Moving with cats? In recognition of Happy Cat Month, Chipman Relocations is pleased to offer tips on how to move with a cat and keep him or her happy and healthy throughout the process.
Cats are territorial animals. They like order and familiarity, and could become seriously stressed when experiencing the many changes brought about by moving to a new home. According to the American Society for the Prevention of Cruelty to Animals (ASPCA), the stress of a move could cause your cats to cry and meow excessively and/or become aggressive. Your cat might stay hidden from sight, and you might see or smell signs of house soiling. However, you can take steps before, during and after the move to help minimize the stress your cat feels and avoid these negative behaviors.
Before the Move
You will likely transport your cat in a carrier during the move. A carrier can also serve as a safe and familiar place for your cat throughout the moving process, helping to ease the stress your cat feels.
If your cat is not comfortable with the carrier, allow him or her ample time to get used to it before moving day. Put a familiar blanket or cushion in it, keep the door open, and begin feeding your cat in the carrier. Keep to the daily feeding schedule as much as possible.
The ASPCA recommends you put out moving boxes a couple of weeks before packing so your cat can become familiar with their presence. If you think your cat may try to hide in the boxes, ASPCA says it is a good idea to confine him or her.
If your cat tends to be neurotic or easily stressed, talk to your veterinarian about using an anti-anxiety medication. Natural solutions can be purchased in pet stores and online.
During the Move
Consider moving your cat’s carrier and litter box to a quiet, closed room during the move. The commotion of packing as well as that of unfamiliar movers carrying boxes and furniture out can cause your cat to feel extreme anxiety. Placing the cat in a quiet room helps lessen the emotional turmoil experienced. It also helps prevent your cat from darting outside without you knowing about it. You certainly don’t want to spend hours searching the neighborhood for your cat when you are ready to leave the house for the last time.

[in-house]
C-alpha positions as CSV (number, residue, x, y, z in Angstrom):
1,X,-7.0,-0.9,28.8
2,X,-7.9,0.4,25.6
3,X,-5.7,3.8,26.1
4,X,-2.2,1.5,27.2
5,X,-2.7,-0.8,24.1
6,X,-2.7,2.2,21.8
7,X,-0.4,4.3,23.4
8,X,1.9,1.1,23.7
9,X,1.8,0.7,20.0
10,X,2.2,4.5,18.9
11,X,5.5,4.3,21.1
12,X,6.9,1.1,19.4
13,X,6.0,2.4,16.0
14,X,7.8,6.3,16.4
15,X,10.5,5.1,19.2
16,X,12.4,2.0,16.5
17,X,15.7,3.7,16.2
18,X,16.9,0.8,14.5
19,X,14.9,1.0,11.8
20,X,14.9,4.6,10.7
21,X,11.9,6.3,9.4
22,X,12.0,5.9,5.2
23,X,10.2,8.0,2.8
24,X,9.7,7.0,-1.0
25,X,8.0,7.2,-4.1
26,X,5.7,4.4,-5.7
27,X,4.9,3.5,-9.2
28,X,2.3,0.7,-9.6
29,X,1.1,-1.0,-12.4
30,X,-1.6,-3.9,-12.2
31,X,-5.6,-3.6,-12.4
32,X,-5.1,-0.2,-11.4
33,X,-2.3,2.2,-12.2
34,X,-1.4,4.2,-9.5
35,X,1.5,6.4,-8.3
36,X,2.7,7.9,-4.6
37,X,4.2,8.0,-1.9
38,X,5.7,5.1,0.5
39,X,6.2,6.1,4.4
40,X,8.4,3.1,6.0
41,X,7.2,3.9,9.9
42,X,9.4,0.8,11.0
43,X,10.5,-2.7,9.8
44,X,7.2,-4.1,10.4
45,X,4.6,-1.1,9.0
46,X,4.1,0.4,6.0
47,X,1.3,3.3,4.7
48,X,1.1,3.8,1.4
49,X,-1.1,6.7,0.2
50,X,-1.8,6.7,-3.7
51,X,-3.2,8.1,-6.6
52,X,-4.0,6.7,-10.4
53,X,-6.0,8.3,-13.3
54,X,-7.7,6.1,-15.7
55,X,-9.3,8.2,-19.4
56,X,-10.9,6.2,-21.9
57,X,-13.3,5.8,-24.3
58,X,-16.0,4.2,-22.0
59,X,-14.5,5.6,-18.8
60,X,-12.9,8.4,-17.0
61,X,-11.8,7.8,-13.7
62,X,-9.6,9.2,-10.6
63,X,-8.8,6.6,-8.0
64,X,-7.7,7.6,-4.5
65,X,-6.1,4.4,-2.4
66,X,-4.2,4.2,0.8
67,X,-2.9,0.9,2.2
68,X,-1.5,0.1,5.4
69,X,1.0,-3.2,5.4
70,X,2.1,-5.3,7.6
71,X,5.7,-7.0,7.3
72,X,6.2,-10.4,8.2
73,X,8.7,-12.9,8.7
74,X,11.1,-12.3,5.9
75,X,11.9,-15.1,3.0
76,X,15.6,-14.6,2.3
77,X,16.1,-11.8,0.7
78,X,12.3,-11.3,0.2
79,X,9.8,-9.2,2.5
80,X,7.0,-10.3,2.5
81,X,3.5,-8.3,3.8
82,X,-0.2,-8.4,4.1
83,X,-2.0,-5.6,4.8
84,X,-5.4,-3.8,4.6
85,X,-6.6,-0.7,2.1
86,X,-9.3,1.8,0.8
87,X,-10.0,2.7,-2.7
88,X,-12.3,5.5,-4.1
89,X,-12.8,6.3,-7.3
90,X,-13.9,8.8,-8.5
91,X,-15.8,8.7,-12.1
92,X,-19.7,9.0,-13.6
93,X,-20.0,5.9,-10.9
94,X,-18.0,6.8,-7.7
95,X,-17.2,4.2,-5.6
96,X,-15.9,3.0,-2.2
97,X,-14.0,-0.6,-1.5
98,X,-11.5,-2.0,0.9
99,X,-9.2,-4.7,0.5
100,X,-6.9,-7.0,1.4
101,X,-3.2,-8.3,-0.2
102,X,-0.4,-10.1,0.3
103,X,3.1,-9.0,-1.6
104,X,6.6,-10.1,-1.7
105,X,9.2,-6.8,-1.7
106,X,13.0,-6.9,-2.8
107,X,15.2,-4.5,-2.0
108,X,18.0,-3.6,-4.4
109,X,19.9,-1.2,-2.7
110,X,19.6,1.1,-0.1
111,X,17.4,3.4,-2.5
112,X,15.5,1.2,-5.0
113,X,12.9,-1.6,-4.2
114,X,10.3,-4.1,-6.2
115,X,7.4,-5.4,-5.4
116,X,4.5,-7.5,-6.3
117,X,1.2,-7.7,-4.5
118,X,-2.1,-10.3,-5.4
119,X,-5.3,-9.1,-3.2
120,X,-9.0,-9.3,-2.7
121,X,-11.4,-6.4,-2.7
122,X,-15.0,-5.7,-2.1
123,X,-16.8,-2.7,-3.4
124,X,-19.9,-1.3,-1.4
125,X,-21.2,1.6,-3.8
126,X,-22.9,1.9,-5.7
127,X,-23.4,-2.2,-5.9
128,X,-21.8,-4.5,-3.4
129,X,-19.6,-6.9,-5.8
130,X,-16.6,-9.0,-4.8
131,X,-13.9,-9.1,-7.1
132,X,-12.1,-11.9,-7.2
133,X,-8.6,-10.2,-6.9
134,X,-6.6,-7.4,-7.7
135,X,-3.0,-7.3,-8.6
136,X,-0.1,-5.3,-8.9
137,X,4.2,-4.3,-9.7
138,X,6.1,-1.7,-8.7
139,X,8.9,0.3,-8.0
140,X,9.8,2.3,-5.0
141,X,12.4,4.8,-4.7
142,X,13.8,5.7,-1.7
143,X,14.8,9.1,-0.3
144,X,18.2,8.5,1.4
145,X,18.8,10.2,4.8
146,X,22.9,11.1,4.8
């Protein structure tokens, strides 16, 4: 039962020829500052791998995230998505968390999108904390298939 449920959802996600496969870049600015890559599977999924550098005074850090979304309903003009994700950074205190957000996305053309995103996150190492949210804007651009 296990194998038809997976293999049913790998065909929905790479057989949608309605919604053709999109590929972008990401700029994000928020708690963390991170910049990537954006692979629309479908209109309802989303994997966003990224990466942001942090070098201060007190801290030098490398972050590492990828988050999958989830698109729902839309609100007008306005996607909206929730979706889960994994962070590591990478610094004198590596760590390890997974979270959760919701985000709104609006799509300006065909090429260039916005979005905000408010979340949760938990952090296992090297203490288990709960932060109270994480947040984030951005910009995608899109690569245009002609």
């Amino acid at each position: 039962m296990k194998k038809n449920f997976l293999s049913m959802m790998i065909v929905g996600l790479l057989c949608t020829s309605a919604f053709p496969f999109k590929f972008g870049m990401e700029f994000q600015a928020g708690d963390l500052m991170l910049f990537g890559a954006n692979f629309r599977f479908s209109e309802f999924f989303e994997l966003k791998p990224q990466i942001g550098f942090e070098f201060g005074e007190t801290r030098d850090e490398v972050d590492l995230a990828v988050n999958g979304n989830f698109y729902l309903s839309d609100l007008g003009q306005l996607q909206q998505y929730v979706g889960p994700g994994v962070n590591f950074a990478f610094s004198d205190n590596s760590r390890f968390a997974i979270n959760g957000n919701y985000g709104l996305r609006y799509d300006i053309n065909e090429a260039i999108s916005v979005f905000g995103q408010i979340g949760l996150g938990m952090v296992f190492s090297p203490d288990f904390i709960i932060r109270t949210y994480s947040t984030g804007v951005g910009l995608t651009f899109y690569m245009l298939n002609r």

Feed your cat a small meal before transport to prevent upsetting his or her stomach. If transporting your cat in a vehicle, be careful when opening the carrier and only do so in a controlled area. If moving long distance, you can find pet-friendly hotels across the U.S. by searching Petswelcome.com. Also read about moving pets state to state here to be sure you follow regulations.
Moving Cats into a New Home
After arriving at your new home, cat proof it by checking for any hazards such as poisonous plants, places your cat could become stuck in, or loose screens he or she could escape through. Place your cat’s carrier, litter box, food and water in a quiet room where the cat will feel safe and can start to feel settled. Keep your cat confined to this room for at least a few days. When you have completed unpacking and the home is settled you can begin to allow your cat to explore the rest of the house. If possible, limit access to one room at a time. Supervise your cat’s initial explorations to help ensure he or she doesn’t find any hazards you missed.
When moving with cats, if you understand how traumatic it can be for them and follow tips about how to move with a cat and keep stress to a minimum, your feline friends – and your family – can have a much happier moving experience.